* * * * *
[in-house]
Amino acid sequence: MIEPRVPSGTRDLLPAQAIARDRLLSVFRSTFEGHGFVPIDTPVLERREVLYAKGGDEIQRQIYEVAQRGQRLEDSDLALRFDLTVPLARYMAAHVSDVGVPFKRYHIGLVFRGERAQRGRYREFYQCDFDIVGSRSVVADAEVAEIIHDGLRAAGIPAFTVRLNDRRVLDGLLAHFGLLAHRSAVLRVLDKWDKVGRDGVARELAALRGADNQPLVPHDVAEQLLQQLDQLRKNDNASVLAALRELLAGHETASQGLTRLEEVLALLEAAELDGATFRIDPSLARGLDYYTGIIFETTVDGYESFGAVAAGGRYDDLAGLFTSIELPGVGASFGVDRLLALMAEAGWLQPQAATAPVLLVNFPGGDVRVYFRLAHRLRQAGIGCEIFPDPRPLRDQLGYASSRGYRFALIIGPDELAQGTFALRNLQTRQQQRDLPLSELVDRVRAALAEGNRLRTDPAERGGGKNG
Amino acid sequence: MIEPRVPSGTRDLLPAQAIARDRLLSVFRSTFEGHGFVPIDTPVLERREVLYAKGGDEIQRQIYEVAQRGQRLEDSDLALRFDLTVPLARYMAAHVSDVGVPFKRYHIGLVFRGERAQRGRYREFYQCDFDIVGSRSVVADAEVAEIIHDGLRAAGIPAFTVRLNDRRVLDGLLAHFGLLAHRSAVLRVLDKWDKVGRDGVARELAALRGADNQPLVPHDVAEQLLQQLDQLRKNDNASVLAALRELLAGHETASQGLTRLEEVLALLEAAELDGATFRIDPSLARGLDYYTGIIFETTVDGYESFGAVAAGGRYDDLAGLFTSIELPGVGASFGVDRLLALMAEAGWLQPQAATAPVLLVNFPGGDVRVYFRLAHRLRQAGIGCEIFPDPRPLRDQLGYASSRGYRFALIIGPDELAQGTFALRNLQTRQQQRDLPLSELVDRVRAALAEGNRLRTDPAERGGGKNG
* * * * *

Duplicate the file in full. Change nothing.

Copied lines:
[in-house]
Amino acid sequence: MIEPRVPSGTRDLLPAQAIARDRLLSVFRSTFEGHGFVPIDTPVLERREVLYAKGGDEIQRQIYEVAQRGQRLEDSDLALRFDLTVPLARYMAAHVSDVGVPFKRYHIGLVFRGERAQRGRYREFYQCDFDIVGSRSVVADAEVAEIIHDGLRAAGIPAFTVRLNDRRVLDGLLAHFGLLAHRSAVLRVLDKWDKVGRDGVARELAALRGADNQPLVPHDVAEQLLQQLDQLRKNDNASVLAALRELLAGHETASQGLTRLEEVLALLEAAELDGATFRIDPSLARGLDYYTGIIFETTVDGYESFGAVAAGGRYDDLAGLFTSIELPGVGASFGVDRLLALMAEAGWLQPQAATAPVLLVNFPGGDVRVYFRLAHRLRQAGIGCEIFPDPRPLRDQLGYASSRGYRFALIIGPDELAQGTFALRNLQTRQQQRDLPLSELVDRVRAALAEGNRLRTDPAERGGGKNG
Amino acid sequence: MIEPRVPSGTRDLLPAQAIARDRLLSVFRSTFEGHGFVPIDTPVLERREVLYAKGGDEIQRQIYEVAQRGQRLEDSDLALRFDLTVPLARYMAAHVSDVGVPFKRYHIGLVFRGERAQRGRYREFYQCDFDIVGSRSVVADAEVAEIIHDGLRAAGIPAFTVRLNDRRVLDGLLAHFGLLAHRSAVLRVLDKWDKVGRDGVARELAALRGADNQPLVPHDVAEQLLQQLDQLRKNDNASVLAALRELLAGHETASQGLTRLEEVLALLEAAELDGATFRIDPSLARGLDYYTGIIFETTVDGYESFGAVAAGGRYDDLAGLFTSIELPGVGASFGVDRLLALMAEAGWLQPQAATAPVLLVNFPGGDVRVYFRLAHRLRQAGIGCEIFPDPRPLRDQLGYASSRGYRFALIIGPDELAQGTFALRNLQTRQQQRDLPLSELVDRVRAALAEGNRLRTDPAERGGGKNG